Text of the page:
By Cecile Lefort
WELLINGTON (Reuters) – Waters north of New Zealand are set to become one of the world’s largest ocean sanctuaries, covering an area roughly the size of France, with a full ban on fishing and mining, New Zealand’s Prime Minister John Key said at the United Nations on Monday.
Called the Kermadec Ocean Sanctuary, the area covers 620,000 square kms (239,000 square miles) of ocean, and encompasses a string of undersea volcanoes and is home to endangered marine life including whales, dolphins and turtles.
The announcement surprised New Zealand’s seafood export industry, worth NZ$1.4 billion ($882 million) a year, and will prevent mining firms gaining seabed prospecting rights.
“With no forewarning from government, the industry needs time to consider the full implications,” said George Clement, chairman of industry body Seafood New Zealand.
He added the ban would also apply to tuna, the fourth largest seafood export, according to 2013 data.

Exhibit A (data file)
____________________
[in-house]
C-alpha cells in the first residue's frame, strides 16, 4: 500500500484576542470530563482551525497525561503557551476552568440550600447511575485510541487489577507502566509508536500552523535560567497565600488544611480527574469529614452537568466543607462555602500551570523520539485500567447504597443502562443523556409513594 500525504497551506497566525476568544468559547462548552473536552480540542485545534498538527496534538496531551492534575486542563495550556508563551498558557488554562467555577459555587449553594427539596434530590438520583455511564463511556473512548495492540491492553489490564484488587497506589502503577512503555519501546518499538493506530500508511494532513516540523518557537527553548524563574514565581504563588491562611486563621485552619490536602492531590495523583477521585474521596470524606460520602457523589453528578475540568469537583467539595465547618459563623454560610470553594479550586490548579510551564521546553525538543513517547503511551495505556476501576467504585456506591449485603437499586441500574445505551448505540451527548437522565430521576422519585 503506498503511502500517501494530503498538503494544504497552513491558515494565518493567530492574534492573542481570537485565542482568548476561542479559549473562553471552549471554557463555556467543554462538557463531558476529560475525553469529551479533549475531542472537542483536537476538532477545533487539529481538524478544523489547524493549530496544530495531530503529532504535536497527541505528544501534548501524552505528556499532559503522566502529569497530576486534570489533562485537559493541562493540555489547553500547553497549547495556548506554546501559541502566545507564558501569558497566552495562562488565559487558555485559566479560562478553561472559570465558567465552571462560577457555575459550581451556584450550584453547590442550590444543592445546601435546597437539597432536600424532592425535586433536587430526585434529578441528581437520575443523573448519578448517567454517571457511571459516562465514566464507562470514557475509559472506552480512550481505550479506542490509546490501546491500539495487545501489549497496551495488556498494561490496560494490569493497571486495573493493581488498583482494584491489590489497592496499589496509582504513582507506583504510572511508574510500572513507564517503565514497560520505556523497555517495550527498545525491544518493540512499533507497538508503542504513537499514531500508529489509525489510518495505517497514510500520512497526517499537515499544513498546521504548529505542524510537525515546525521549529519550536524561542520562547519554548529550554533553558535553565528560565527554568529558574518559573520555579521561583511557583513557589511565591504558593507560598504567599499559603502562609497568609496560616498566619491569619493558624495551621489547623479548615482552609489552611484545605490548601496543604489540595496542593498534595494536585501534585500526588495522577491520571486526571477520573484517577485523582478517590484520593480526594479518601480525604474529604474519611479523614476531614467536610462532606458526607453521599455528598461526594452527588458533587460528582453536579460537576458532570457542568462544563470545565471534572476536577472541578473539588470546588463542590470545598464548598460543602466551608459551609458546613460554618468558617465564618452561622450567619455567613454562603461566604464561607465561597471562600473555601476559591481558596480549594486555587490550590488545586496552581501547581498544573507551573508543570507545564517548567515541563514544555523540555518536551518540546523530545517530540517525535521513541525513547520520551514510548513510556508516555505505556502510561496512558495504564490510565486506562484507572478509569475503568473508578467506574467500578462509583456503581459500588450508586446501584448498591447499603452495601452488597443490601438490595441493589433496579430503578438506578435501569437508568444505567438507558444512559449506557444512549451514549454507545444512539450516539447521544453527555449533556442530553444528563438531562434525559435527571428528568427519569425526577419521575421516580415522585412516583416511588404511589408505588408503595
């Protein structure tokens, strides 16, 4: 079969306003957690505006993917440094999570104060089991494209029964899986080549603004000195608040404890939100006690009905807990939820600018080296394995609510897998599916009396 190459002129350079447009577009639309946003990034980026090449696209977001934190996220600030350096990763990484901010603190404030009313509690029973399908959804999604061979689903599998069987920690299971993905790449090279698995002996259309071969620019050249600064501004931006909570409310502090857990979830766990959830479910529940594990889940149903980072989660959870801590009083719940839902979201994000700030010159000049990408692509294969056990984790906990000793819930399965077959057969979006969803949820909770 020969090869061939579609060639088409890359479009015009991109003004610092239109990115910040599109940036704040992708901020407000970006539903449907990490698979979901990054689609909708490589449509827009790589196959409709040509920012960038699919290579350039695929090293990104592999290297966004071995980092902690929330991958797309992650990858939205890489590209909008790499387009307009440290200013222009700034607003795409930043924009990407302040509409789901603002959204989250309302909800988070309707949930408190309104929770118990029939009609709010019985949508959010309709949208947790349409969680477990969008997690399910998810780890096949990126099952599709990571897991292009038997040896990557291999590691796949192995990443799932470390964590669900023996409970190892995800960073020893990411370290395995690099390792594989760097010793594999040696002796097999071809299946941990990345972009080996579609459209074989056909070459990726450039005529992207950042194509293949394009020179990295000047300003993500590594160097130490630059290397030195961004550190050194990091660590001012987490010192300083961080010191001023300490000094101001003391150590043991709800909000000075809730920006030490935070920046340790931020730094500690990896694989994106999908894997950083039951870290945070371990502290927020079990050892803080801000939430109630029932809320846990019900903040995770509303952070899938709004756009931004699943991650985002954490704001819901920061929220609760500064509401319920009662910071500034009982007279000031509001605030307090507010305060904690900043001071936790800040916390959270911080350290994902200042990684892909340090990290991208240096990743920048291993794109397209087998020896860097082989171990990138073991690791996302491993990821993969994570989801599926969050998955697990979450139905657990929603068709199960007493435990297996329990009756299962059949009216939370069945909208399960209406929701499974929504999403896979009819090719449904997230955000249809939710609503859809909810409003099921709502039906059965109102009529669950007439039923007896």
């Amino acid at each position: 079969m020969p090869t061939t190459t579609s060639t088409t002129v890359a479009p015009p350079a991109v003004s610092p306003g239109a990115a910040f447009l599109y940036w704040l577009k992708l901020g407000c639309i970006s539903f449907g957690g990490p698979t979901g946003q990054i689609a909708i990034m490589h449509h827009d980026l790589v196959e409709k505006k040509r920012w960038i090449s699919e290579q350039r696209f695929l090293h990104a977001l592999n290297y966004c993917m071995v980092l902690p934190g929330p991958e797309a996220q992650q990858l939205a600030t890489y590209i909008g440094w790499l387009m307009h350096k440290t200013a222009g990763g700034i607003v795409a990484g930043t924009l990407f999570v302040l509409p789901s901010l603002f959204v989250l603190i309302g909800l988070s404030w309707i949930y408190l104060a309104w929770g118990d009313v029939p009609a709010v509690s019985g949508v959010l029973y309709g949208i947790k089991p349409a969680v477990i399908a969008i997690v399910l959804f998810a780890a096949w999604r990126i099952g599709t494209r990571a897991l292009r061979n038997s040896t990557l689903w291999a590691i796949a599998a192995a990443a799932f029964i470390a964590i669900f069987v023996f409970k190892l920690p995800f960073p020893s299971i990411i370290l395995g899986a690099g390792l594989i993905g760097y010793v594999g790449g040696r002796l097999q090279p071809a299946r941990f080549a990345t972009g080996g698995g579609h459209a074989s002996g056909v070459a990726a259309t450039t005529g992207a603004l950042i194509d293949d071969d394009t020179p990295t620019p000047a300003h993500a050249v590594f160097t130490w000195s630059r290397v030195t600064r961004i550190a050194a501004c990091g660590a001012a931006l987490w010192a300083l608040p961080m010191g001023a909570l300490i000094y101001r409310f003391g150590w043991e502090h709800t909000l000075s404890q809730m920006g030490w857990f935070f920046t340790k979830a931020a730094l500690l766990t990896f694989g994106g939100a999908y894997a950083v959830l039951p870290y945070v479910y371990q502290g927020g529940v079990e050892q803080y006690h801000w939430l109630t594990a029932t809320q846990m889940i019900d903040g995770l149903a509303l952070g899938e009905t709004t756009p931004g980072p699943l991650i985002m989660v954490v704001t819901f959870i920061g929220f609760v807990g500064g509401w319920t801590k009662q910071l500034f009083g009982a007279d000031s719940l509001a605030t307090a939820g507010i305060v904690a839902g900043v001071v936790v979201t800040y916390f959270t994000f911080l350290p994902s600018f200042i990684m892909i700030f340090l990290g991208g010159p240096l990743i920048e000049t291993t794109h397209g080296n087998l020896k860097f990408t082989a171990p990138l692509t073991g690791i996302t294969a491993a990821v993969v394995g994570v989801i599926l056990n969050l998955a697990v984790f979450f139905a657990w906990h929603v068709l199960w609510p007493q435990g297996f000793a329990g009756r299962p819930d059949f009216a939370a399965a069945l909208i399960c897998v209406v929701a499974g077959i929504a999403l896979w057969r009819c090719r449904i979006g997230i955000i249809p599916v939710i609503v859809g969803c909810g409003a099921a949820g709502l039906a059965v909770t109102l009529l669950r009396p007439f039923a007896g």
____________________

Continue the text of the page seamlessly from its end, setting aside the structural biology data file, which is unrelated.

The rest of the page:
The sanctuary legislation, tabled by the government for 2016, will also preclude all mining exploration and prospecting activities in the area.
Canadian firm Nautilus Minerals is awaiting a permit to prospect in the Kermadec area, while it is already working on digging up a massive sulphide deposit off Papua New Guinea.
Nautilus is one of many natural resource firms, including U.S.-based Neptune Minerals, U.S.-listed Odyssey Marine Exploration, Singapore-based OMS and New Zealand’s Trans-Tasman Resources, racing to mine the ocean floor.
Along the Pacific Rim of Fire, vast beds of manganese nodules hold promise for economic powers like China and Japan. Other countries in the Pacific looking at underwater mining include Fiji, Solomon Islands, Tonga and Vanuatu.
The Kermadec sanctuary announcement comes after efforts by Australia and New Zealand to establish the world’s largest marine sanctuary off Antarctica were thwarted by Russia and China.
Other marine protected areas recently announced include the Australian Coral Sea Commonwealth Marine Reserve and the Pitcairn Islands Marine Reserve announced by the U.K.
($1 = 1.5873 New Zealand dollars)
(Reporting by Cecile Lefort; Editing by Michael Perry)
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